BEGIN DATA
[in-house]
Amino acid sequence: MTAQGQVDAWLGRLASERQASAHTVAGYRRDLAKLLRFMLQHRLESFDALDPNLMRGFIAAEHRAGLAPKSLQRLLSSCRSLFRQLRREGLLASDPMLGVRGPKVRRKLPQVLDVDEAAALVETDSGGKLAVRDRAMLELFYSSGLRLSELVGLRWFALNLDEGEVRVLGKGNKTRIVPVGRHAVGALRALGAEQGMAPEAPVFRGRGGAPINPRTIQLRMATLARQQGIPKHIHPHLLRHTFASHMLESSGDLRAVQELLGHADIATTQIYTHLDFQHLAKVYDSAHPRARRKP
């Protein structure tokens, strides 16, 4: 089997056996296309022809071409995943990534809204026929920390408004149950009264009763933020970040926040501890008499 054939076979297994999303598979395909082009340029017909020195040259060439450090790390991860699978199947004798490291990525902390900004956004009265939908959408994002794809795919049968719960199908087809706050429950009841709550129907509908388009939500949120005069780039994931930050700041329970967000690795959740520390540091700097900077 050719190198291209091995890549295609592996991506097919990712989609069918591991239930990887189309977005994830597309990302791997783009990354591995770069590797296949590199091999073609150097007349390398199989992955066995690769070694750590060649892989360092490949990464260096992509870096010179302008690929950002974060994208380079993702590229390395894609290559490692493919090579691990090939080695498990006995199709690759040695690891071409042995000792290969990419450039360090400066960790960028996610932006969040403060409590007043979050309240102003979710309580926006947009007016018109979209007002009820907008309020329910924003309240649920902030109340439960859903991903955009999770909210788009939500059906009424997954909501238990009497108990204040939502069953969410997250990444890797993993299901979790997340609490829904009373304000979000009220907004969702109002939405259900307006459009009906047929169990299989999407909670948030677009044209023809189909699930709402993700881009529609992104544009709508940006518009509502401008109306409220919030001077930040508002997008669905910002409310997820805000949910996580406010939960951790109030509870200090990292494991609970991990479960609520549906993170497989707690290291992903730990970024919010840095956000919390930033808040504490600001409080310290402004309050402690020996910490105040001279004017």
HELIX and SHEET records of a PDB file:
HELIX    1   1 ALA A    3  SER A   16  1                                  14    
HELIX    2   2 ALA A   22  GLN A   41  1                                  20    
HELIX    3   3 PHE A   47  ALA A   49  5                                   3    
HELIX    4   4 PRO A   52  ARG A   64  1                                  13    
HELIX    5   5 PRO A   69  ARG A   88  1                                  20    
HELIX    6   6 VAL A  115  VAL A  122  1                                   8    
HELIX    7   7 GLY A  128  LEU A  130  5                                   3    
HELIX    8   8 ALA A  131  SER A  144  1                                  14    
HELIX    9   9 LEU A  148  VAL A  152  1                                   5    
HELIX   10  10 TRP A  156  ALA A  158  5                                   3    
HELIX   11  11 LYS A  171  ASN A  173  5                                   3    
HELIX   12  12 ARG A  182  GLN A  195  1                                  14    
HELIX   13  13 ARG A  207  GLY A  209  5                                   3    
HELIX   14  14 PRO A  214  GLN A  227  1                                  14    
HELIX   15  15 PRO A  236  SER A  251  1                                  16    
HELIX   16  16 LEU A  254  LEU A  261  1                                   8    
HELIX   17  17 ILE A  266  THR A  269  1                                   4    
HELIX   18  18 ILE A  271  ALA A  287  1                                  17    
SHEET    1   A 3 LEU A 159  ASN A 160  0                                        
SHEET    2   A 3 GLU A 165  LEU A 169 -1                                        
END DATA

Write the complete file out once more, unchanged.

[in-house]
Amino acid sequence: MTAQGQVDAWLGRLASERQASAHTVAGYRRDLAKLLRFMLQHRLESFDALDPNLMRGFIAAEHRAGLAPKSLQRLLSSCRSLFRQLRREGLLASDPMLGVRGPKVRRKLPQVLDVDEAAALVETDSGGKLAVRDRAMLELFYSSGLRLSELVGLRWFALNLDEGEVRVLGKGNKTRIVPVGRHAVGALRALGAEQGMAPEAPVFRGRGGAPINPRTIQLRMATLARQQGIPKHIHPHLLRHTFASHMLESSGDLRAVQELLGHADIATTQIYTHLDFQHLAKVYDSAHPRARRKP
């Protein structure tokens, strides 16, 4: 089997056996296309022809071409995943990534809204026929920390408004149950009264009763933020970040926040501890008499 054939076979297994999303598979395909082009340029017909020195040259060439450090790390991860699978199947004798490291990525902390900004956004009265939908959408994002794809795919049968719960199908087809706050429950009841709550129907509908388009939500949120005069780039994931930050700041329970967000690795959740520390540091700097900077 050719190198291209091995890549295609592996991506097919990712989609069918591991239930990887189309977005994830597309990302791997783009990354591995770069590797296949590199091999073609150097007349390398199989992955066995690769070694750590060649892989360092490949990464260096992509870096010179302008690929950002974060994208380079993702590229390395894609290559490692493919090579691990090939080695498990006995199709690759040695690891071409042995000792290969990419450039360090400066960790960028996610932006969040403060409590007043979050309240102003979710309580926006947009007016018109979209007002009820907008309020329910924003309240649920902030109340439960859903991903955009999770909210788009939500059906009424997954909501238990009497108990204040939502069953969410997250990444890797993993299901979790997340609490829904009373304000979000009220907004969702109002939405259900307006459009009906047929169990299989999407909670948030677009044209023809189909699930709402993700881009529609992104544009709508940006518009509502401008109306409220919030001077930040508002997008669905910002409310997820805000949910996580406010939960951790109030509870200090990292494991609970991990479960609520549906993170497989707690290291992903730990970024919010840095956000919390930033808040504490600001409080310290402004309050402690020996910490105040001279004017």
HELIX and SHEET records of a PDB file:
HELIX    1   1 ALA A    3  SER A   16  1                                  14    
HELIX    2   2 ALA A   22  GLN A   41  1                                  20    
HELIX    3   3 PHE A   47  ALA A   49  5                                   3    
HELIX    4   4 PRO A   52  ARG A   64  1                                  13    
HELIX    5   5 PRO A   69  ARG A   88  1                                  20    
HELIX    6   6 VAL A  115  VAL A  122  1                                   8    
HELIX    7   7 GLY A  128  LEU A  130  5                                   3    
HELIX    8   8 ALA A  131  SER A  144  1                                  14    
HELIX    9   9 LEU A  148  VAL A  152  1                                   5    
HELIX   10  10 TRP A  156  ALA A  158  5                                   3    
HELIX   11  11 LYS A  171  ASN A  173  5                                   3    
HELIX   12  12 ARG A  182  GLN A  195  1                                  14    
HELIX   13  13 ARG A  207  GLY A  209  5                                   3    
HELIX   14  14 PRO A  214  GLN A  227  1                                  14    
HELIX   15  15 PRO A  236  SER A  251  1                                  16    
HELIX   16  16 LEU A  254  LEU A  261  1                                   8    
HELIX   17  17 ILE A  266  THR A  269  1                                   4    
HELIX   18  18 ILE A  271  ALA A  287  1                                  17    
SHEET    1   A 3 LEU A 159  ASN A 160  0                                        
SHEET    2   A 3 GLU A 165  LEU A 169 -1                                        